One of the most attractive aspects of the Montessori philosophy to me is the emphasis on the development of the senses. When the senses are actively engaged from such an early age, the human mind has a greater opportunity for perception. Aristotle said, “There is nothing in the intellect that was not first developed in the senses.”

The senses are the way that we experience the world around us. It is through the refinement of touch, smell, sound, taste, and sight that the human condition is made known. Without them, we would lack meaningful contact with people, food, nature, work, and rest.

Montessori writes, “Each of the Sensorial Materials – when properly used – opens up new vistas of experience, revealing new wonders in the world around, wonders which have always been present but have hitherto remained unnoticed.”

The materials are scientifically designed to isolate aspects of each sense, such as the color, size, texture, etc. As the child repeatedly manipulates the materials, he comes to form clear ideas about abstractions. What can not be explained by words, the child absorbs through a sensorial experience. The ingenuity of the material lies in its objectivity, simplicity, and ability to be self-correcting for the child. It also acts as a foundation for everything else that the child will experience in the learning environment concerning language and mathematics.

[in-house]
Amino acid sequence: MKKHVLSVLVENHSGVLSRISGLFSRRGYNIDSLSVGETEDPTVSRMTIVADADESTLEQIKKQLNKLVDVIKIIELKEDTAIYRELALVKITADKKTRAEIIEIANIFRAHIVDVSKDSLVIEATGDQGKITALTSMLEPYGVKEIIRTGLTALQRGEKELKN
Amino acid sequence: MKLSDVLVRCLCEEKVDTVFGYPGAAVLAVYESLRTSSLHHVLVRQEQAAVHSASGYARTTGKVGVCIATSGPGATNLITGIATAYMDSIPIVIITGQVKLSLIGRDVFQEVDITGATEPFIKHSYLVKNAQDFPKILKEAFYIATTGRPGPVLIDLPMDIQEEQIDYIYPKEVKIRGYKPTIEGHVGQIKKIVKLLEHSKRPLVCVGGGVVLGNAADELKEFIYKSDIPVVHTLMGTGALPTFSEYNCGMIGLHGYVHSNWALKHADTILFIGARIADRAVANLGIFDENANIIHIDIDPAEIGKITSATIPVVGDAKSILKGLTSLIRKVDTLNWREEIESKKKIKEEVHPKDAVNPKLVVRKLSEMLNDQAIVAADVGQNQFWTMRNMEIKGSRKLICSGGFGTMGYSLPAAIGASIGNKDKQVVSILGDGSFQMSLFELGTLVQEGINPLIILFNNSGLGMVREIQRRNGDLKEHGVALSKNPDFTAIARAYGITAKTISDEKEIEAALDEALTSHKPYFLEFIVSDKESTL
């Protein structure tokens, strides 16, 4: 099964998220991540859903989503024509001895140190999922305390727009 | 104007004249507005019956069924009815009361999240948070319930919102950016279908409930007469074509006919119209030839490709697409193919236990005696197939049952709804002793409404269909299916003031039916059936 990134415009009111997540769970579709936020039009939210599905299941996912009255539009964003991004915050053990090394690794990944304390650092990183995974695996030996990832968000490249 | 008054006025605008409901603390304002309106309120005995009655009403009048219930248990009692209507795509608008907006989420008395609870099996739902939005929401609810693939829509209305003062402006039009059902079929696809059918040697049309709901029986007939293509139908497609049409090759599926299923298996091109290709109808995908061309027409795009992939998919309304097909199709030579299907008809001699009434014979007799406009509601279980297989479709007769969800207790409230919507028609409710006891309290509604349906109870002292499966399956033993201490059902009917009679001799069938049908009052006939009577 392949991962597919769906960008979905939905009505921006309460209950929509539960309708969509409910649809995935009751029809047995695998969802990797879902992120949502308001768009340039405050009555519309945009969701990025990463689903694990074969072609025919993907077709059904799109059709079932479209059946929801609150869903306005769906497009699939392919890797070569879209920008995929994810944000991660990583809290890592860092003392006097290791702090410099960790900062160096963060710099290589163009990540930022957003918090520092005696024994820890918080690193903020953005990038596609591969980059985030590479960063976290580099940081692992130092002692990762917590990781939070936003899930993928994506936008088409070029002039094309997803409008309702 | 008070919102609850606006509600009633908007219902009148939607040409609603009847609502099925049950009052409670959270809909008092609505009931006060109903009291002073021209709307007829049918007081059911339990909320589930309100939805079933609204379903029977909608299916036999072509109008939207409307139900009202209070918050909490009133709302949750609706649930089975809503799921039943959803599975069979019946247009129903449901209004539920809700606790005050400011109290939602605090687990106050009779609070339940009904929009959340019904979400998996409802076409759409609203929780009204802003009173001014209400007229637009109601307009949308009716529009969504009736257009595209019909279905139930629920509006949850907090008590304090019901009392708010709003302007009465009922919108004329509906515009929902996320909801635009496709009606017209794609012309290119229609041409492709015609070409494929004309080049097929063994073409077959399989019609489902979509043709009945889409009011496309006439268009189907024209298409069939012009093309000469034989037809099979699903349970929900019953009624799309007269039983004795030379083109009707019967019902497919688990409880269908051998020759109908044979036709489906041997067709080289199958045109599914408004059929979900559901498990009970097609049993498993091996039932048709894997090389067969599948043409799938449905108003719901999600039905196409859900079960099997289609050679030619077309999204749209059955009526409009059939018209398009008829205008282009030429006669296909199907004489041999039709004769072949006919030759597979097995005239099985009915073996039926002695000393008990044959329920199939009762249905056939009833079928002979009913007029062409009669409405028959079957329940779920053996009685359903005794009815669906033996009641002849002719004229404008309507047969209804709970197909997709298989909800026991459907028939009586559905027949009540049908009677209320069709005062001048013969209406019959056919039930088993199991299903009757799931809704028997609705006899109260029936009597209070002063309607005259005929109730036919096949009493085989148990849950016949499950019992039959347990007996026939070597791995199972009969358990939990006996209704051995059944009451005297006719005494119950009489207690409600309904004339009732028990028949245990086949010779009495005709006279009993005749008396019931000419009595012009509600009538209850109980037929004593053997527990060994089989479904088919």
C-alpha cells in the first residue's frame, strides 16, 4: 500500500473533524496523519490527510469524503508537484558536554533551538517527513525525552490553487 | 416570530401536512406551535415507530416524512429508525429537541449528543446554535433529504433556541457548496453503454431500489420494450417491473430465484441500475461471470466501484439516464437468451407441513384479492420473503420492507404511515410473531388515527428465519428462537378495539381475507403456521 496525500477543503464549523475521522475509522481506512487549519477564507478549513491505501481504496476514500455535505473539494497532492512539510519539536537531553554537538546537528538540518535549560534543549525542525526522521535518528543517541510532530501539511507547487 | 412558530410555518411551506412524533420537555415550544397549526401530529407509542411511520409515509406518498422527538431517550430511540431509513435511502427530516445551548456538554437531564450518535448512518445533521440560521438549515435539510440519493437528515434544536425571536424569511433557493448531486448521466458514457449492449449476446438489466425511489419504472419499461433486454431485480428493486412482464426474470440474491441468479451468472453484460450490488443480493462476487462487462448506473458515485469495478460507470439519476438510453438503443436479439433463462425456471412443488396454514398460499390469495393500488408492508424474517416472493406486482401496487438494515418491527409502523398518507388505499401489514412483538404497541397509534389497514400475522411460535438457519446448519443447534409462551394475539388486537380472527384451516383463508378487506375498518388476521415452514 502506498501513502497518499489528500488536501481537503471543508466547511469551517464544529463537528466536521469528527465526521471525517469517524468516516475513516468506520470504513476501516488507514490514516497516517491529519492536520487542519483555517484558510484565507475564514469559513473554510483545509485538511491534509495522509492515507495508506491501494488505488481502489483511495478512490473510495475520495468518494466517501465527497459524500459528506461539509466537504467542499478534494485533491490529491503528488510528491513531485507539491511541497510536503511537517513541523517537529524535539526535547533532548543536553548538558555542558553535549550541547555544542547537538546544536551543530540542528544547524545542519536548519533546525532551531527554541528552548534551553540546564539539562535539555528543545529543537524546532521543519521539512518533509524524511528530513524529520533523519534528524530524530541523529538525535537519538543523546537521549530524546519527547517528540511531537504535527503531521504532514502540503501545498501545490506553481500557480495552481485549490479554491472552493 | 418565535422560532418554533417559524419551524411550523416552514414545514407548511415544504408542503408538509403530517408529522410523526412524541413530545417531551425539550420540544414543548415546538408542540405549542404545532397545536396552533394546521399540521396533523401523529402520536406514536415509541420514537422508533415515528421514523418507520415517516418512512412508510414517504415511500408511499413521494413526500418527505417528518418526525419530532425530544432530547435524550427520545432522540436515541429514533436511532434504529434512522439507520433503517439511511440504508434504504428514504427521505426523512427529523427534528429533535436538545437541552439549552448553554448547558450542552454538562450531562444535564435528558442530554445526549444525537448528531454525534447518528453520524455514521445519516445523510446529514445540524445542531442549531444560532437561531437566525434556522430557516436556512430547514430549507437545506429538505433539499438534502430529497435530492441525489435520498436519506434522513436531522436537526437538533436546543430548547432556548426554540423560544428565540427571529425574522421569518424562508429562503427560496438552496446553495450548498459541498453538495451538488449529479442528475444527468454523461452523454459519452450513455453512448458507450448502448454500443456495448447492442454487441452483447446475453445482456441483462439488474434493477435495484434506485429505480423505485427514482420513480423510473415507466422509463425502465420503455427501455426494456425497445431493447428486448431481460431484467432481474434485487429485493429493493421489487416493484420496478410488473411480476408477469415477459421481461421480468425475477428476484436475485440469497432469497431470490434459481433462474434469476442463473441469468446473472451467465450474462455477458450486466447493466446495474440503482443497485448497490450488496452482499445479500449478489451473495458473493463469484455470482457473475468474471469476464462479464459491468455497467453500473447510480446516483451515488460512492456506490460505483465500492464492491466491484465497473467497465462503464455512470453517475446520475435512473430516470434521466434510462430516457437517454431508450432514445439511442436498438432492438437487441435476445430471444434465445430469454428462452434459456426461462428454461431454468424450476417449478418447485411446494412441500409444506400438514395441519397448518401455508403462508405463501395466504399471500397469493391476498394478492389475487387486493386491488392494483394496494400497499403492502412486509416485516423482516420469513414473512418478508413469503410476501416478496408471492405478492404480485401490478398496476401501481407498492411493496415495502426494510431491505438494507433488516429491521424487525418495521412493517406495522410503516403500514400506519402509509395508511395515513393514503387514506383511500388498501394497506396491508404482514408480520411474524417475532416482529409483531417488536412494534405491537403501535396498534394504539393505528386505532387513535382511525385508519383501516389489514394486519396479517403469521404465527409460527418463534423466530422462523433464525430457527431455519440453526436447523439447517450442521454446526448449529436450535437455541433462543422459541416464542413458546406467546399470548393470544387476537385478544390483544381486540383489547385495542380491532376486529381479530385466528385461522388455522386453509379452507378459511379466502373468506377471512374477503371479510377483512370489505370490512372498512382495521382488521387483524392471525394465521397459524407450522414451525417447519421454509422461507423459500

An example:¬†Pictured above are the color tablets. Before the child is given the language of these common colors, he is invited to match corresponding tablets, exercising the ability to discern the difference. Once the child has mastered this visual sense, he is equipped with the language needed to communicate about the colors. In this way, the colors become concrete parts of who he is, before they are given the arbitrary identifying names. In many traditional settings the child first learns, “This is blue.” This limits the child’s understanding of the color as a meaningless term given to a pigment. Allowing him to visually engage the color first, matching like shades, engrains the truth of the color in his experience. The hope is then that this child has a greater understanding of color, which will manifest itself throughout life.

When the child is invited to marry his hands and his mind, he is given the opportunity to unlock the world through his senses in a concrete way. The physiological develpoment of senses makes way for the development of psychological senses. It is worth wondering – if a child is given the tools to be perceptive with his senses at such an early age, will he also be that much more able to be perceptive about greater things as an adult – relationships, politics, religion, the world, etc.? We may never know. But it is reason enough to propel children towards meaningful sensory learning.

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